Abstract speed.

The Race Towards Value Creation

By Courtney Necessary

April 9, 2018

Every business is actively engaged in one or more critical strategic change initiatives at any one time. What’s the big difference when you’re working with private equity? It’s a matter of pace and narrative.

The day a private equity firm brings your company into their portfolio, that’s the day the real race to accelerate value creation begins. You have signed on to deliver on a specific value agenda in a specific timeframe and to achieve the highest valuation possible at exit. Everyone involved—including your senior leadership team and the PE team—wants to maximize top line growth while optimizing bottom line savings and efficiencies. Everyone wants to be making smart decisions, executing fast, getting the value out, and then moving on even faster.

Instantaneously, the narrative about the future of your organization changes. Now it’s all about a bigger “we”, a “we” that includes the PE firm. We have to come together and begin firing on all cylinders at once. We have to figure out the smartest ways to increase the multiple and design a value agenda around those. We have to focus on the right strategies to grow revenues without getting distracted by too many shiny objects. We must optimize people, processes and technologies. We must build a strong, flexible foundation for growth and speed. It might even be necessary to transform the organization itself. All while moving at 100 m.p.h.

At the center of all this activity to realize a certain multiple in a three or five-year timeframe is the relationship between the private equity partner and you as the portfolio company’s CEO. Misalignment between the two of you can put value creation at risk.

“What is the biggest reason for misalignment between CEOs and operating partners?”

We posed this question recently at a panel discussion we were moderating at the Private Equity International Operating Partners Forum in New York. The answers we got back from operating partners and portfolio company attendees was clear. Change was the primary reason: 49% cited the pace of change, 13% mentioned the degree of change, and 7% spoke of what needs to change. Not surprisingly, given all this focus on change, leadership blind spots came in a close second at 31%.

There’s definitely room for improvement here. We at Ankura have been fortunate to have worked with a number of CEOs whose companies have been backed by private equity as they led exciting transformations. We have seen how an effective relationship between the operating partner and the portfolio company’s CEO can have a multiplier effect on business results. There are two key lessons we’ve learned while partnering with these winners as they work together to create value: 1) create a sense of urgency, and 2) hack the things that derail momentum.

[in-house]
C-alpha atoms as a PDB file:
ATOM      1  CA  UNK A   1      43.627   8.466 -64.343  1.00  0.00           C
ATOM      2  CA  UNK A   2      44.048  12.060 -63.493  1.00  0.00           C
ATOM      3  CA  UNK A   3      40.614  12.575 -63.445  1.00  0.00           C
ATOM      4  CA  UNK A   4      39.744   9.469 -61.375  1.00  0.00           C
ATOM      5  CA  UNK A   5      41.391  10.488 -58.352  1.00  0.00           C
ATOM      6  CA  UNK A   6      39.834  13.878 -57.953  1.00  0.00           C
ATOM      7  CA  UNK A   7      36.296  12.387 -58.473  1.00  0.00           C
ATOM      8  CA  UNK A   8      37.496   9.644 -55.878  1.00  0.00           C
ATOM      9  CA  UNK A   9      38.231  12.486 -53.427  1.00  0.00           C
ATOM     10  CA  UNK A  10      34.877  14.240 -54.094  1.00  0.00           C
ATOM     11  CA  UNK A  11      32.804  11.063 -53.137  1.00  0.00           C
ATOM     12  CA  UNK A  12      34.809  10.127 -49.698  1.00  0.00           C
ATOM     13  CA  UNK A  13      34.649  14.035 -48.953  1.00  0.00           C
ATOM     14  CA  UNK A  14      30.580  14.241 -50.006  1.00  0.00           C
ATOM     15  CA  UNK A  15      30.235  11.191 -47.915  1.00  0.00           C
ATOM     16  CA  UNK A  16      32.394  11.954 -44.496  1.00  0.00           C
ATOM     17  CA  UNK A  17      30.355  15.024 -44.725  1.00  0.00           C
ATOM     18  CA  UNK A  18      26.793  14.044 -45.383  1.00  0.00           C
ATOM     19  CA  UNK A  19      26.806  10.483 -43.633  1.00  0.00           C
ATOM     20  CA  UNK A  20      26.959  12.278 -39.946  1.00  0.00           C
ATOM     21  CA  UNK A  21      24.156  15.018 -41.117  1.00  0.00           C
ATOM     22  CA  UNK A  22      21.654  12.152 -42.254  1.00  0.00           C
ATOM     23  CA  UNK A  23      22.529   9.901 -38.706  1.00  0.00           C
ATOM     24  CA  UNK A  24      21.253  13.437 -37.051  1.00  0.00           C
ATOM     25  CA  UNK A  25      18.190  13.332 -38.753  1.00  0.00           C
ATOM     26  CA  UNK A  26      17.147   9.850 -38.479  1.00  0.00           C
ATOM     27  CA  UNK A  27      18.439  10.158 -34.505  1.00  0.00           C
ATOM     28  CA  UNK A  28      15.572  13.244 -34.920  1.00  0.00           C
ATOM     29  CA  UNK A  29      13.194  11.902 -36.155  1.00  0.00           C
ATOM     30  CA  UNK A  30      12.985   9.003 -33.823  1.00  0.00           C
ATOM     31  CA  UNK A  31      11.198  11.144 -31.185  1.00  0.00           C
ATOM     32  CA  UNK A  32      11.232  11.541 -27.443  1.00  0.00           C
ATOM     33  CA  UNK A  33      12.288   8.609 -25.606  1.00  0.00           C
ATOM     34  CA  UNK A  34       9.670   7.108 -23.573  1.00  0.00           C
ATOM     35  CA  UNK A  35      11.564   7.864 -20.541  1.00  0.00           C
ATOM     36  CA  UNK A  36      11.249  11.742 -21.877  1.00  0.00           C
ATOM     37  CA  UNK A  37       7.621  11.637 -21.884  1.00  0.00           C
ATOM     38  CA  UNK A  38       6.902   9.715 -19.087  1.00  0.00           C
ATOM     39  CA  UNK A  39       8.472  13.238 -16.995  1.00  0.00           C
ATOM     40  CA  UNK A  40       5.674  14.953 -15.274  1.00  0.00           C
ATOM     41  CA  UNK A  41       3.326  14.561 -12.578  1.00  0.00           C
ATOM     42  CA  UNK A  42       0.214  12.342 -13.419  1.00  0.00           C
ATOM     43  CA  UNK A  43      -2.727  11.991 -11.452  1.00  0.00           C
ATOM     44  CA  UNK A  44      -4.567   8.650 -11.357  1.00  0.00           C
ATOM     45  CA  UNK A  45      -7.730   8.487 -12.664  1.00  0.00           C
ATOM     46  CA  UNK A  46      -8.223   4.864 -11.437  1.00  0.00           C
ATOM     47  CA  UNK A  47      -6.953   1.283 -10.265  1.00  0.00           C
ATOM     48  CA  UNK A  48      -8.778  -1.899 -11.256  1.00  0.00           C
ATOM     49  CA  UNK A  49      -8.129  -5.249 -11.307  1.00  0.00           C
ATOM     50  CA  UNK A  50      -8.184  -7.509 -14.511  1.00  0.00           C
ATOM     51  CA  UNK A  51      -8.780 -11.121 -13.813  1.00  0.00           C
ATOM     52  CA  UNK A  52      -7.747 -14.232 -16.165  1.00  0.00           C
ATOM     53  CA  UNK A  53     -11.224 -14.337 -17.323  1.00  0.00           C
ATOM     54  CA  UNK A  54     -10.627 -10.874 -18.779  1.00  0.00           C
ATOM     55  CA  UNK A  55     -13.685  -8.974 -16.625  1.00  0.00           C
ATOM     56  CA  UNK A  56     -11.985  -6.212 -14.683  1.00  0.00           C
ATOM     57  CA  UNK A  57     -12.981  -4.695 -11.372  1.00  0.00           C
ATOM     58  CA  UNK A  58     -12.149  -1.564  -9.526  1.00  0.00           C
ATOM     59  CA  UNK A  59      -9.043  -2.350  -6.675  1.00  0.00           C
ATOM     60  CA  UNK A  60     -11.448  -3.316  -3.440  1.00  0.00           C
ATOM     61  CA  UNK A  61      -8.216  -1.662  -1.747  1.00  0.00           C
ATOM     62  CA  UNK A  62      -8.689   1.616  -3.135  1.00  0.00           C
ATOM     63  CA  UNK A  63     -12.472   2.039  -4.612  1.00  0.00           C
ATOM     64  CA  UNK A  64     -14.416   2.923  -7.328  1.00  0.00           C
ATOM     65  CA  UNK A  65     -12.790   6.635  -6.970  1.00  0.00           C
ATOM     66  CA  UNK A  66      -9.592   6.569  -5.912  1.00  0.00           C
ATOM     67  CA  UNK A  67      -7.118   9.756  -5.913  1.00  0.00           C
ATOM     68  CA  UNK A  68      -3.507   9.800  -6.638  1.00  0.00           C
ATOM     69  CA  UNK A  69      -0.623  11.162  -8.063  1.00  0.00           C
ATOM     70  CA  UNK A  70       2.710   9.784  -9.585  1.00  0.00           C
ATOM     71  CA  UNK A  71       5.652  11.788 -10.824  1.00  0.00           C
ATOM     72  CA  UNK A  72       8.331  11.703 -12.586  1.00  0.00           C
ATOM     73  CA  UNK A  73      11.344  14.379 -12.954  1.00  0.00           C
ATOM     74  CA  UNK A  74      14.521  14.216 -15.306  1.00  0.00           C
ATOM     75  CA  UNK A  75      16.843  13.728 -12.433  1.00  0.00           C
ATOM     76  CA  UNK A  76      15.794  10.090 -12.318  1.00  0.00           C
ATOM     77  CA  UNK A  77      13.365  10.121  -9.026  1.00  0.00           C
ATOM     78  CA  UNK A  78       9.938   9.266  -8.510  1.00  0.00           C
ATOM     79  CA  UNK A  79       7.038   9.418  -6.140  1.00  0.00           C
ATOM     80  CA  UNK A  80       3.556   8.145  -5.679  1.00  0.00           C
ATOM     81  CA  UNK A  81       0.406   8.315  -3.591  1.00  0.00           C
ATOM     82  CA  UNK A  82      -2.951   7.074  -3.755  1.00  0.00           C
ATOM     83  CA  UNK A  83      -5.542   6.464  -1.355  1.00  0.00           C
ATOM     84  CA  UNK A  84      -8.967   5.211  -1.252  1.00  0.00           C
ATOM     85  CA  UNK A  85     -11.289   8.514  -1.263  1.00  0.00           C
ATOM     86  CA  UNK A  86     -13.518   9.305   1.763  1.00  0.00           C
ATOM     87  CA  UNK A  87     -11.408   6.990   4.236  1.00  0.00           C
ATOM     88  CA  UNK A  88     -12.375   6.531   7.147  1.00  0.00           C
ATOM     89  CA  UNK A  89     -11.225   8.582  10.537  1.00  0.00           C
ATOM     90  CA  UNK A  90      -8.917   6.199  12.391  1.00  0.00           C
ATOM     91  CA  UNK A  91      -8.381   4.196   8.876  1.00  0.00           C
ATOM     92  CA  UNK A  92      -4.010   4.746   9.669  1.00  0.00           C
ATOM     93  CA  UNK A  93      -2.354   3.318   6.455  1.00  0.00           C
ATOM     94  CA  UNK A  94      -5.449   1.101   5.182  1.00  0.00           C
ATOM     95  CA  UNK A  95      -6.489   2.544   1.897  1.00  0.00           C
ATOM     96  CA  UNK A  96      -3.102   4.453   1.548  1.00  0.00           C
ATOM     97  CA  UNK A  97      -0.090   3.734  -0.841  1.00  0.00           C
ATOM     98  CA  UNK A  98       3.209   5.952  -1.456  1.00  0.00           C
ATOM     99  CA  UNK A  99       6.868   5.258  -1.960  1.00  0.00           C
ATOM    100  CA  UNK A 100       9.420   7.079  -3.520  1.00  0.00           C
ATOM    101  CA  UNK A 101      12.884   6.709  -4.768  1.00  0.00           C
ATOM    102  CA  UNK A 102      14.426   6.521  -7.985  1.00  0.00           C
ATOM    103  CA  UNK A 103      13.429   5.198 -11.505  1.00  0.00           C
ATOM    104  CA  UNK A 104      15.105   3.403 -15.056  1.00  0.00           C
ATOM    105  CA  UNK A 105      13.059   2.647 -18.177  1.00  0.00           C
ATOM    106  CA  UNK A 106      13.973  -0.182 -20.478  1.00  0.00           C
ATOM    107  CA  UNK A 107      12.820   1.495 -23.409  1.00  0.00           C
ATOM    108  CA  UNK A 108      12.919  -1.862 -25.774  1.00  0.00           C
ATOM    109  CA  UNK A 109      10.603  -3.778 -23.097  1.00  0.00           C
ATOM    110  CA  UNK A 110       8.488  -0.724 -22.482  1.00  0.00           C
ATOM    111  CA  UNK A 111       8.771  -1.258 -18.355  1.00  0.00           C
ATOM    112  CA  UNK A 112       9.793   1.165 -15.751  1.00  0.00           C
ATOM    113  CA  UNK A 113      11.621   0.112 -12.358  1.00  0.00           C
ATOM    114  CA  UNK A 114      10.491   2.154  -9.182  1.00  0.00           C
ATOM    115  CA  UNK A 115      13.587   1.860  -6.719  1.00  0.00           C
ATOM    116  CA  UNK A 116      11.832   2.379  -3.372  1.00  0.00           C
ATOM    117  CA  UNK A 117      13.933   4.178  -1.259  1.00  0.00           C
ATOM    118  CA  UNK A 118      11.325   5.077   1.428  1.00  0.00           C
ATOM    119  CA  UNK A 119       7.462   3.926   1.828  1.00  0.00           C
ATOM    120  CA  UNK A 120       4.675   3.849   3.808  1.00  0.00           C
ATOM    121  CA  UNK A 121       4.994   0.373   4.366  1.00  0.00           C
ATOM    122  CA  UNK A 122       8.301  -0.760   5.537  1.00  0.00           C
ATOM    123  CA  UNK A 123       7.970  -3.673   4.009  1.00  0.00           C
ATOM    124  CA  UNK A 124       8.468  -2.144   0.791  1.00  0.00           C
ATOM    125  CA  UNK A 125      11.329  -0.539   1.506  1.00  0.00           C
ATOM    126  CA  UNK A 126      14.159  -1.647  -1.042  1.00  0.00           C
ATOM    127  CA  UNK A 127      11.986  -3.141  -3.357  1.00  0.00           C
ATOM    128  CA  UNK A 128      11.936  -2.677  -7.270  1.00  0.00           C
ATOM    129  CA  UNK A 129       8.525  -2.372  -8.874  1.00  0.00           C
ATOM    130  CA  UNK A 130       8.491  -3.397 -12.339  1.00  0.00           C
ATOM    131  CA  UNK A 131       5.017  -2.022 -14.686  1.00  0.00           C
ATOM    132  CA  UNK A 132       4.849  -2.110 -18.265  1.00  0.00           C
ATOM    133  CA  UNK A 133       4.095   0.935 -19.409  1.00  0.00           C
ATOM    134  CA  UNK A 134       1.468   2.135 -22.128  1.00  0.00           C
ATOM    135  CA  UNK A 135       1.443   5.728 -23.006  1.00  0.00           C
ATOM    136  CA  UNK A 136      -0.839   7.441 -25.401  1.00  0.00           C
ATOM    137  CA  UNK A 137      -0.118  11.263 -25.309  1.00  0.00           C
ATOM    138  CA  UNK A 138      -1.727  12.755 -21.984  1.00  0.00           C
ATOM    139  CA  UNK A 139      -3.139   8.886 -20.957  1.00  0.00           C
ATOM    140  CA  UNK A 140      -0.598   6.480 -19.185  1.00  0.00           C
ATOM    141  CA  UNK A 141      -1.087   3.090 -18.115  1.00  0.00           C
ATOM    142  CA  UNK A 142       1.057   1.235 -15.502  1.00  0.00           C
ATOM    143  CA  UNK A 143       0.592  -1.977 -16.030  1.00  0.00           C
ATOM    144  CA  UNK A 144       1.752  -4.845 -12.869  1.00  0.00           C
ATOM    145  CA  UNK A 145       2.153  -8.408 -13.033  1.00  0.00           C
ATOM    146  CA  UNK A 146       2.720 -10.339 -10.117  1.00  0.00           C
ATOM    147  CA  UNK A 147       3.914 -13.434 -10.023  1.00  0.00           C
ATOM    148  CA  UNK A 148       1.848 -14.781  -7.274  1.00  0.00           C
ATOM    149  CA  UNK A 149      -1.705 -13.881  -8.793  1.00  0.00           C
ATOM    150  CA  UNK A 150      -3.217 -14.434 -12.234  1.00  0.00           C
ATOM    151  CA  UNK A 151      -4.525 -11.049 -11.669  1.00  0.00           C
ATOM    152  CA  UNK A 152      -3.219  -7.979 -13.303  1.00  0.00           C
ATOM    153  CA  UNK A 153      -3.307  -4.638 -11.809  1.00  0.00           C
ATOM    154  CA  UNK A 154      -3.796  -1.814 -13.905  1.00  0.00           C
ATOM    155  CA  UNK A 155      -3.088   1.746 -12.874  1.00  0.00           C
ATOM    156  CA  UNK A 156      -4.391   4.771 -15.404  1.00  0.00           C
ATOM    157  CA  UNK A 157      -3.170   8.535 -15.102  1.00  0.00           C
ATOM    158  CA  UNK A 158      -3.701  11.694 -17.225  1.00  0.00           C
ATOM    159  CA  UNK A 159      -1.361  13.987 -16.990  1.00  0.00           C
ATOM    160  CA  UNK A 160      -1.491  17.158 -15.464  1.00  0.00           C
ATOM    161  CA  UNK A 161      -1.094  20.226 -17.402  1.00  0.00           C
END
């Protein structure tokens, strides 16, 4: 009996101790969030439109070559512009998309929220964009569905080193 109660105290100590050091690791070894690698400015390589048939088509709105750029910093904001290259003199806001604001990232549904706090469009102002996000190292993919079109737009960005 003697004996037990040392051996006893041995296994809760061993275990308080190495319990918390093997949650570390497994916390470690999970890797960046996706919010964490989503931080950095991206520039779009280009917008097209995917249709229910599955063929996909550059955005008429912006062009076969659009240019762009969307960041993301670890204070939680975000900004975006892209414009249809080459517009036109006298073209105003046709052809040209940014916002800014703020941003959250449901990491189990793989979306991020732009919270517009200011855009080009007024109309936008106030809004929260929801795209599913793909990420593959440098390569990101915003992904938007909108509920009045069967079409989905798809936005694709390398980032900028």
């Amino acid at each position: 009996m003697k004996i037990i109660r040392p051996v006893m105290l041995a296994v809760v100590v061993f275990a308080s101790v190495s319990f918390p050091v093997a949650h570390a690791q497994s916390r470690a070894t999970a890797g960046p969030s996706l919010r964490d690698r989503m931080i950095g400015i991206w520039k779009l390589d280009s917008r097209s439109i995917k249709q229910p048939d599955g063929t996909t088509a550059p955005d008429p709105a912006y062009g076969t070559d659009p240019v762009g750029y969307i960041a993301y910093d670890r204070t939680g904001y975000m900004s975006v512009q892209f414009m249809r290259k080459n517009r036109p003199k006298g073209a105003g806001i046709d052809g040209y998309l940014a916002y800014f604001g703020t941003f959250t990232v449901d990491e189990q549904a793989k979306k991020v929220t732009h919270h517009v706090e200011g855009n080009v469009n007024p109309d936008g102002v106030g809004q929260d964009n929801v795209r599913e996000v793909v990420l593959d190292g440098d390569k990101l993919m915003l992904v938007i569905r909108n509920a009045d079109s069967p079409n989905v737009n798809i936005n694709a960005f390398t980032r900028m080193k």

All too often CEOs make the mistake of comparing the pace of change inside their company today to what it was in the past. Inevitably, the company will be moving somewhat faster than it did yesterday. But is it moving fast enough to keep up with the pace of external change? What’s happening in the marketplace? What are competitors doing? The end of that three or five-year window will be here before we know it. Can we do what needs to be done to win in time?

We’ve seen that CEOs and operating partners stand a better chance of creating a compelling narrative imbued with a sense of urgency inside a portfolio company by doing the following four things either during due diligence or immediately after the deal closes.

  1. Co-create Rules of Engagement
    Establish your working relationship as one in which either party can initiate an open and honest conversation, challenge the status quo and candidly point out that what got you here won’t get you where you’re going. Take the stance from day one that you are in this together: remind yourselves of this commitment when the going gets tough. Be transparent. Always engage in constructive dialogue.
  2. Design with the End in Mind
    As Franklin Covey says, “Begin with the end in mind.”[1] Develop a mutually agreed upon definition of what success looks like at exit (the long term), at the end of the second year (the mid term) and at the end of the first year (the short term). Design your critical KPIs and build mechanisms for regularly tracking and discussing their progress.
  3. Focus on the Impactful Few
    Develop a comprehensive and detailed plan for creating value. There will be a million things that could and should be done. Align on which one or two important initiatives will move your value creation plan forward the furthest and the fastest. Make them your first priorities and ruthlessly go after them by designing high-level, cross-functional 100-day plans to drive momentum. Allocate dedicated resources to execution and widely report on progress so everyone is focused on the right drivers. At the same time, clearly articulate to everyone throughout the company what is NOT going to be done. This will help reinforce the idea that your intention is to take aim at a limited target set to ensure you deliver, rather than to take a scattershot approach and try to do 10 things superficially. Once those first initiatives are accomplished, ruthlessly go after each of your next priorities until you meet, or hopefully, exceed your original goals.